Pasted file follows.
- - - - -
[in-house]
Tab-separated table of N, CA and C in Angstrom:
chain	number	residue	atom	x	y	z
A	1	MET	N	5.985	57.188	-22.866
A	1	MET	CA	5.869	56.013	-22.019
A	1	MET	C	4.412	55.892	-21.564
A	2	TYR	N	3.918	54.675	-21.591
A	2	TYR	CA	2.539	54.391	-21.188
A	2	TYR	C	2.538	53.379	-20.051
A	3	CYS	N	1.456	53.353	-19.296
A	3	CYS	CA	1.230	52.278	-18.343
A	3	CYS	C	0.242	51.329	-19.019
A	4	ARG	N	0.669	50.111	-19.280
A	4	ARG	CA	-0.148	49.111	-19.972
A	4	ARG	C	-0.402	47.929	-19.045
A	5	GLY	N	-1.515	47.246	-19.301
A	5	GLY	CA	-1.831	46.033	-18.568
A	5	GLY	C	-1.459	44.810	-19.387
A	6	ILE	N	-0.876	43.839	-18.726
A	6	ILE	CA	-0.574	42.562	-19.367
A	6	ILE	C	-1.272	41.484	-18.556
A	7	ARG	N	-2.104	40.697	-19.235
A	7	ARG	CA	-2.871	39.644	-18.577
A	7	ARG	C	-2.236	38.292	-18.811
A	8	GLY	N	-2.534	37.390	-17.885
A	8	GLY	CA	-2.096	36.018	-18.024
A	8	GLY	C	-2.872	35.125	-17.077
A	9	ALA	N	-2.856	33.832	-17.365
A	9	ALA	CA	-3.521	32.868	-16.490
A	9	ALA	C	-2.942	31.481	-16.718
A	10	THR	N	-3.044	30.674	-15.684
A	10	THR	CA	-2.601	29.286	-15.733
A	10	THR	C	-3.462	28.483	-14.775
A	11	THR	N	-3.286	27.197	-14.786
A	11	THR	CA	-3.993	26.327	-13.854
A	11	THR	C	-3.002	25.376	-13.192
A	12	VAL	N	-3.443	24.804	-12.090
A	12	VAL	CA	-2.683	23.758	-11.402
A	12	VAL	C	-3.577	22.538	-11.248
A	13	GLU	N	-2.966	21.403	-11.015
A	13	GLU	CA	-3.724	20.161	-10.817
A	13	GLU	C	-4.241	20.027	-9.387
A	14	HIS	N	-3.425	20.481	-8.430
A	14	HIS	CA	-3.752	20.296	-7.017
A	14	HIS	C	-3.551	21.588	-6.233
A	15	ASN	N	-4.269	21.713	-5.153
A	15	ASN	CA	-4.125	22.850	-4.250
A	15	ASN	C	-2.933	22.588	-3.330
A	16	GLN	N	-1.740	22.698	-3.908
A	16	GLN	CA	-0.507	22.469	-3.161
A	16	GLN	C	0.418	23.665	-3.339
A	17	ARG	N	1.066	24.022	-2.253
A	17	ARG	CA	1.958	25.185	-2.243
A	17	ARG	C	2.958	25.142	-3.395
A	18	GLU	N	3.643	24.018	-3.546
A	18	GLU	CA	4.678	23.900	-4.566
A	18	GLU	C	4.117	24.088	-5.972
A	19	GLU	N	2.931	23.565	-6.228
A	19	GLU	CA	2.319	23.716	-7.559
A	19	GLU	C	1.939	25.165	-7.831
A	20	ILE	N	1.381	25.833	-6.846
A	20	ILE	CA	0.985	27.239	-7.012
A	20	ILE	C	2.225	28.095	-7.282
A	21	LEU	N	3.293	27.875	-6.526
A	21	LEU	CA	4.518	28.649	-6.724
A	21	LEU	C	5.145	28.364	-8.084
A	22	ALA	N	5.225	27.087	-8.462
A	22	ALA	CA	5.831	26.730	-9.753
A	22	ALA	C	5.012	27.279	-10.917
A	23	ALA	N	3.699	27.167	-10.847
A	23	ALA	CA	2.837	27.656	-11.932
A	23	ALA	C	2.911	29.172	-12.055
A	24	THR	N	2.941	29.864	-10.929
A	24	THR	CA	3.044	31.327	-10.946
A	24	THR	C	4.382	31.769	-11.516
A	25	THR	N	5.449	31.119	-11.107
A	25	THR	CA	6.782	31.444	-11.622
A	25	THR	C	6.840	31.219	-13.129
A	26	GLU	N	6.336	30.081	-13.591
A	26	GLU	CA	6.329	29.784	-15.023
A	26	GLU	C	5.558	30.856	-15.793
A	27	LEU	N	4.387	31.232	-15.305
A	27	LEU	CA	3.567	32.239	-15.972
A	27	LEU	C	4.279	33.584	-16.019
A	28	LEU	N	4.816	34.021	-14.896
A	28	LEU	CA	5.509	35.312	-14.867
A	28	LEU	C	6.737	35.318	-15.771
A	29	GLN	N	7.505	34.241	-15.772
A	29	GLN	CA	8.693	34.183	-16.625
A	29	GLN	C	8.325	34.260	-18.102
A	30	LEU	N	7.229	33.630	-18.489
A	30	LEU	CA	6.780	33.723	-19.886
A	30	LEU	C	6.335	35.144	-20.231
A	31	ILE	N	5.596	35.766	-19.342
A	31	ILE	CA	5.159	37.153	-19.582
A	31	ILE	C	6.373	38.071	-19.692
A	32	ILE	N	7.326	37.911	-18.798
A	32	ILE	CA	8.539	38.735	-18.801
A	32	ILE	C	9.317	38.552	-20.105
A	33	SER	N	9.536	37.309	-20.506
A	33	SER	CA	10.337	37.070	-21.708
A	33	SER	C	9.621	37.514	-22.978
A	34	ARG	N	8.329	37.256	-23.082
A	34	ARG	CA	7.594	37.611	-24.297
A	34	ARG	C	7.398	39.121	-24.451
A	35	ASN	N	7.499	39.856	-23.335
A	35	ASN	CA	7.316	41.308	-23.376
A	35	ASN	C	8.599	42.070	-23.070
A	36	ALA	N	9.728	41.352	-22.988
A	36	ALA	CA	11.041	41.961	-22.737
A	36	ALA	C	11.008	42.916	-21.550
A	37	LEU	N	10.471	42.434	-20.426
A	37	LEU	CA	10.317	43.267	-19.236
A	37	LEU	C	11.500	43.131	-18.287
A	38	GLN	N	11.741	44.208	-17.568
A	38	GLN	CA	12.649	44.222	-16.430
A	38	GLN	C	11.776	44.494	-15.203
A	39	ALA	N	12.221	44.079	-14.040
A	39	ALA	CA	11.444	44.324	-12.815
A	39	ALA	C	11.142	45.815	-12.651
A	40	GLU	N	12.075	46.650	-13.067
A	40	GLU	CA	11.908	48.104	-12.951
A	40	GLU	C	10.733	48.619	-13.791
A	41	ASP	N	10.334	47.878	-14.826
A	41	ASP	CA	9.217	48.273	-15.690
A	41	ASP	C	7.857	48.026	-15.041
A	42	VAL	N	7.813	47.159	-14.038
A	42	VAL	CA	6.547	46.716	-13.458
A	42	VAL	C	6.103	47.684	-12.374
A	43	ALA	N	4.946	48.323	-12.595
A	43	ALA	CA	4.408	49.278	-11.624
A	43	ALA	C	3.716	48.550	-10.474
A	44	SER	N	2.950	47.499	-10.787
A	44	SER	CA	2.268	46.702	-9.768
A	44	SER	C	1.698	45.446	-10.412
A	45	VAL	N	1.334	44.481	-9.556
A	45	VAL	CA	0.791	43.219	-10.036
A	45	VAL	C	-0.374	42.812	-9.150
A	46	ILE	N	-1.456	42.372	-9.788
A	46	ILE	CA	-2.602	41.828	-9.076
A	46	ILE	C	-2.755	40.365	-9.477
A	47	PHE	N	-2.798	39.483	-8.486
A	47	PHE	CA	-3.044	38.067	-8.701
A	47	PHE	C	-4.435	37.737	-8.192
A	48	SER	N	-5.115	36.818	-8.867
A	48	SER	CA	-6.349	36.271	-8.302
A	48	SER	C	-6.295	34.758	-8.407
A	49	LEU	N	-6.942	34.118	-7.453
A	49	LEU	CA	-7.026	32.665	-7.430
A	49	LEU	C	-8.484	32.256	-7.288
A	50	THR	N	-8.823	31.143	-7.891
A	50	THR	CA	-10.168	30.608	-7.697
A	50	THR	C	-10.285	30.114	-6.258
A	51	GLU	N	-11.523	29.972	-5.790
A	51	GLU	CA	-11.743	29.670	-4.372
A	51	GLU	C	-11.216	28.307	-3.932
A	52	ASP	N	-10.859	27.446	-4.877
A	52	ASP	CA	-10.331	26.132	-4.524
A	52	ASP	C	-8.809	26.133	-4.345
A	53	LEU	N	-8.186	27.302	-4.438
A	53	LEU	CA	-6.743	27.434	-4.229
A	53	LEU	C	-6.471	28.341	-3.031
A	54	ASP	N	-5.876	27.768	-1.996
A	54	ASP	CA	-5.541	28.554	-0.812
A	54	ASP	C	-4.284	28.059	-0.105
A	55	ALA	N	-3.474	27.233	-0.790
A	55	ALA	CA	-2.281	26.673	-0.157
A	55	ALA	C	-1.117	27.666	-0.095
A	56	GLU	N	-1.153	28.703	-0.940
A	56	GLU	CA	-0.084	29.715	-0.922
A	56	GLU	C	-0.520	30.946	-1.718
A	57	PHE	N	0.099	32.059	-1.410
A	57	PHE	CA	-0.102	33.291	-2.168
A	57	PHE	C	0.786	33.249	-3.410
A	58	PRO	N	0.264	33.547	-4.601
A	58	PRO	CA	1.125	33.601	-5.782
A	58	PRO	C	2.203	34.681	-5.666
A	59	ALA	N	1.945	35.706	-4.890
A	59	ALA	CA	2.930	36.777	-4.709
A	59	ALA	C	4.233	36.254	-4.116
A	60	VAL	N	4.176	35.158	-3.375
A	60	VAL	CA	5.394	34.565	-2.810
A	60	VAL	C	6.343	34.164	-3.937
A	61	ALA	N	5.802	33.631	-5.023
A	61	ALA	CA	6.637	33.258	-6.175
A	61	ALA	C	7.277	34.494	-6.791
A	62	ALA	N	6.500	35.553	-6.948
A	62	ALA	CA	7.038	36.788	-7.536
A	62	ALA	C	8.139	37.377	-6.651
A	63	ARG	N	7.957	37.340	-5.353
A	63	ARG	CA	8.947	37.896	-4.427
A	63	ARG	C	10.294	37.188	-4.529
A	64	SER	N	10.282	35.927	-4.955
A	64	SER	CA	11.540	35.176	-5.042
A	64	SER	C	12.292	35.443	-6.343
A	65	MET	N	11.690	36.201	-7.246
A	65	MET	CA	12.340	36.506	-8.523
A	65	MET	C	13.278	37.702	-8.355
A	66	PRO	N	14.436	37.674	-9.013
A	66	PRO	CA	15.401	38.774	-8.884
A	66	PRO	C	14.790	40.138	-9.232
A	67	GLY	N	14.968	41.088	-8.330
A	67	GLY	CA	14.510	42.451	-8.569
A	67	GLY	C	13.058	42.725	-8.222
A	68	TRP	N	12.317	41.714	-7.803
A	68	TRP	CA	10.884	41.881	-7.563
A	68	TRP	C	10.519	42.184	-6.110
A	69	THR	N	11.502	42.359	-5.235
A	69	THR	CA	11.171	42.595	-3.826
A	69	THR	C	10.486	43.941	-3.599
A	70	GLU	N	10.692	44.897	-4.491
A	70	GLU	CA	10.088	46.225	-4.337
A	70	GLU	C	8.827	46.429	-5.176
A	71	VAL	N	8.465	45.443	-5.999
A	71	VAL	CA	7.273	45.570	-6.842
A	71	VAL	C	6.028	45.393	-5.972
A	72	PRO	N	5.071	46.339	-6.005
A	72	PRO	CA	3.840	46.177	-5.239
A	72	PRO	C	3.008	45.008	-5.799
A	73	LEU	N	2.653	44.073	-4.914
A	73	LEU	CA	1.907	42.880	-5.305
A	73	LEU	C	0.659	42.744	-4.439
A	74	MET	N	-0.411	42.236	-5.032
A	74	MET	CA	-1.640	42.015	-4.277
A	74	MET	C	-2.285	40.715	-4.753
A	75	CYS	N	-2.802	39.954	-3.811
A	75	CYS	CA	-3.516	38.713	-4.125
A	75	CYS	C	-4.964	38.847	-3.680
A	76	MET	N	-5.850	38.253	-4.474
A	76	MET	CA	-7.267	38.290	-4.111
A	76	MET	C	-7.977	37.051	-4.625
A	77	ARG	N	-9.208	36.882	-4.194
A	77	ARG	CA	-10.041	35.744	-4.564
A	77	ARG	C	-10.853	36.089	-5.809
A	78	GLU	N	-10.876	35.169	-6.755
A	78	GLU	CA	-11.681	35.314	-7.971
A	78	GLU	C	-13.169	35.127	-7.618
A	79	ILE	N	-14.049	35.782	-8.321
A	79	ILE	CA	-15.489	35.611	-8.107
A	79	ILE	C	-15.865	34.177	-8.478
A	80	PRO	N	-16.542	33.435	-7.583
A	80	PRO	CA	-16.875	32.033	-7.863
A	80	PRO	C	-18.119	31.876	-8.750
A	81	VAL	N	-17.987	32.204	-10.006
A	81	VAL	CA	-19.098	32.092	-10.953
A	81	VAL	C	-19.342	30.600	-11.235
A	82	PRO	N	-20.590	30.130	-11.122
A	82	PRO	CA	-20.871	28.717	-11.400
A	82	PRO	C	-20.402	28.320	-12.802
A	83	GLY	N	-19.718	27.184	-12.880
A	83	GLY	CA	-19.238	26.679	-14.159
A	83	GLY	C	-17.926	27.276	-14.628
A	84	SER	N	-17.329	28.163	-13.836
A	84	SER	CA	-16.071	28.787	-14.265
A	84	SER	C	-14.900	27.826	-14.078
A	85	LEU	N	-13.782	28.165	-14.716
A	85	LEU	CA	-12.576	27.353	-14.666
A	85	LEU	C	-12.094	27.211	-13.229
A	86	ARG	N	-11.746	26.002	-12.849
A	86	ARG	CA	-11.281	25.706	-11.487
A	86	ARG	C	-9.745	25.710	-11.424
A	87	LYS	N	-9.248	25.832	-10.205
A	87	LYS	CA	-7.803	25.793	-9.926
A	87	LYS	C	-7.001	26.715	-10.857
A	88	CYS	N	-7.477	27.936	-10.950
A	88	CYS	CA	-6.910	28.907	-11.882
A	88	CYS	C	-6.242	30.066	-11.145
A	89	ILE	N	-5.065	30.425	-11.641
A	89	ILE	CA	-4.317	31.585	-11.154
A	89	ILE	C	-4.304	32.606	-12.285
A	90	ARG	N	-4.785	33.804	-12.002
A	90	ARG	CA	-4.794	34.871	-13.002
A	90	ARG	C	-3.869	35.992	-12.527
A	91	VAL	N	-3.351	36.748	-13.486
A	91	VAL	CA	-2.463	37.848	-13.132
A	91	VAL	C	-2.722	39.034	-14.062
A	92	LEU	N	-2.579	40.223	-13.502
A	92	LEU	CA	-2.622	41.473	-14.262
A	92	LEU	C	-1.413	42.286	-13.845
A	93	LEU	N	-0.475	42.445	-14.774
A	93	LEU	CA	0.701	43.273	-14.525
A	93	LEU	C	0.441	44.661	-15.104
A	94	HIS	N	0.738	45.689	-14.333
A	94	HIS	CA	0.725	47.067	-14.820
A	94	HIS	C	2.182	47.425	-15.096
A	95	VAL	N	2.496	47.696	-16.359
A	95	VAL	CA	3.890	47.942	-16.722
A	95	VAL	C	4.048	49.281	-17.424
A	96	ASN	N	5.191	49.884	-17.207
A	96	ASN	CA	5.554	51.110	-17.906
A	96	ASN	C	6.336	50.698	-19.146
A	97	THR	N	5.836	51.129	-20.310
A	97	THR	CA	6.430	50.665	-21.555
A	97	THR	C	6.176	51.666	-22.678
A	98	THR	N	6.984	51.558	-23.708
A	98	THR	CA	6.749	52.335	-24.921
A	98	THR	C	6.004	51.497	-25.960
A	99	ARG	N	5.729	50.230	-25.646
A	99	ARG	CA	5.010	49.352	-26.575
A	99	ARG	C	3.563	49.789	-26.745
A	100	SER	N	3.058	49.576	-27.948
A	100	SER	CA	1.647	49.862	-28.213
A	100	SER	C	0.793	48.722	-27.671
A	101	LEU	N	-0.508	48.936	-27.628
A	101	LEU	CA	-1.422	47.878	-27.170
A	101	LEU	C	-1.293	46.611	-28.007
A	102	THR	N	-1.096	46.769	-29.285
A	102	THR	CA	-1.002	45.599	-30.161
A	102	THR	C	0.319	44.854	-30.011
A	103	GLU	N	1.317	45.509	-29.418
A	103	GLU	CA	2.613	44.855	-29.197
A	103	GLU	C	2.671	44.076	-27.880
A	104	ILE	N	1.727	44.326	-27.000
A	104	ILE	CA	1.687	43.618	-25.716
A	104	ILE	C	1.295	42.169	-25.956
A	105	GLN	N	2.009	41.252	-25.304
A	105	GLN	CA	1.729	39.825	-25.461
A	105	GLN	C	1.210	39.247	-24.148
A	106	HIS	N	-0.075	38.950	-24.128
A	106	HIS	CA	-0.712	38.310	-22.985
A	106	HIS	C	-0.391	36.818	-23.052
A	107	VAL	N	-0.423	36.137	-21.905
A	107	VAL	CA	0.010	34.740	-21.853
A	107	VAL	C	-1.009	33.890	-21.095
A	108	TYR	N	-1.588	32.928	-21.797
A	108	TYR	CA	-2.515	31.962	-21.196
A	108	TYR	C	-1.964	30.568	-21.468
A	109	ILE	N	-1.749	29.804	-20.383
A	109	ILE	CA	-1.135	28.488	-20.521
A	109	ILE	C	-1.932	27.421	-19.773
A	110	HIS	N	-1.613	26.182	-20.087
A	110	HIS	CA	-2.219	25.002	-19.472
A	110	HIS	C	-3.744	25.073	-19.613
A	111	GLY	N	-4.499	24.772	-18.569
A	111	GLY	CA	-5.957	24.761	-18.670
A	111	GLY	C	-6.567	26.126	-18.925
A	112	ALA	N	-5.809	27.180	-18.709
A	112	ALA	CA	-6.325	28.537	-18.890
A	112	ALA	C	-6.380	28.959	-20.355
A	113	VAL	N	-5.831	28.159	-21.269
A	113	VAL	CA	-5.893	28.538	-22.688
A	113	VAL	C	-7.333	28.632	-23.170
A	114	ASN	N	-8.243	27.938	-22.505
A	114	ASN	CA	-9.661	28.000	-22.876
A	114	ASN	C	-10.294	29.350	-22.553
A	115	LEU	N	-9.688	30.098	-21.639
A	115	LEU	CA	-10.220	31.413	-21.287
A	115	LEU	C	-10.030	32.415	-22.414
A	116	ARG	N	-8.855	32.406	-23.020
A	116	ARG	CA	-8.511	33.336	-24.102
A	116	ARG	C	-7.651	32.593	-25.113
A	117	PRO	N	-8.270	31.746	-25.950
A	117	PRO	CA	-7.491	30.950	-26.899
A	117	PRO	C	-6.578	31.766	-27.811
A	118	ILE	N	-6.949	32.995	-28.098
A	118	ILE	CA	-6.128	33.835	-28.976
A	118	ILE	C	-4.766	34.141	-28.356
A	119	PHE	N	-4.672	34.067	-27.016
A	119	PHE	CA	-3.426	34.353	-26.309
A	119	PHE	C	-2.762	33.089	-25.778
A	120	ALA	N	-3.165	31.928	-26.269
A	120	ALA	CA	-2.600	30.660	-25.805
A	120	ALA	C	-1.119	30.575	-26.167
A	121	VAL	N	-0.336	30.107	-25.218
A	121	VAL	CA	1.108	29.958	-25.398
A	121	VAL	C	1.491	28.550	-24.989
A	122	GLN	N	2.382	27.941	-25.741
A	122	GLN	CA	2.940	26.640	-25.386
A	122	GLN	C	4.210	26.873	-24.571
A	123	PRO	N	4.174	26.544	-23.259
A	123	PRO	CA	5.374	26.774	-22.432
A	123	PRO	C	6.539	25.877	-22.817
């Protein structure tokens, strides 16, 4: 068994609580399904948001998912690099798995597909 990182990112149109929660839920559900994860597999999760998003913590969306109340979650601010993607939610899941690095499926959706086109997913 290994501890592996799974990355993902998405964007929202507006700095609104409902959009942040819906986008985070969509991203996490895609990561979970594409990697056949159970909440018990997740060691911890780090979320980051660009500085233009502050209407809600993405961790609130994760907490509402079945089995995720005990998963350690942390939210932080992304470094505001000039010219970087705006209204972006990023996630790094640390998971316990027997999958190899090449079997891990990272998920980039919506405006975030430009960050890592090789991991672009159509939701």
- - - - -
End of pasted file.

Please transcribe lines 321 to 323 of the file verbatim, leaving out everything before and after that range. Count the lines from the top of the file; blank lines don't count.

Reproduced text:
A	106	HIS	C	-0.391	36.818	-23.052
A	107	VAL	N	-0.423	36.137	-21.905
A	107	VAL	CA	0.010	34.740	-21.853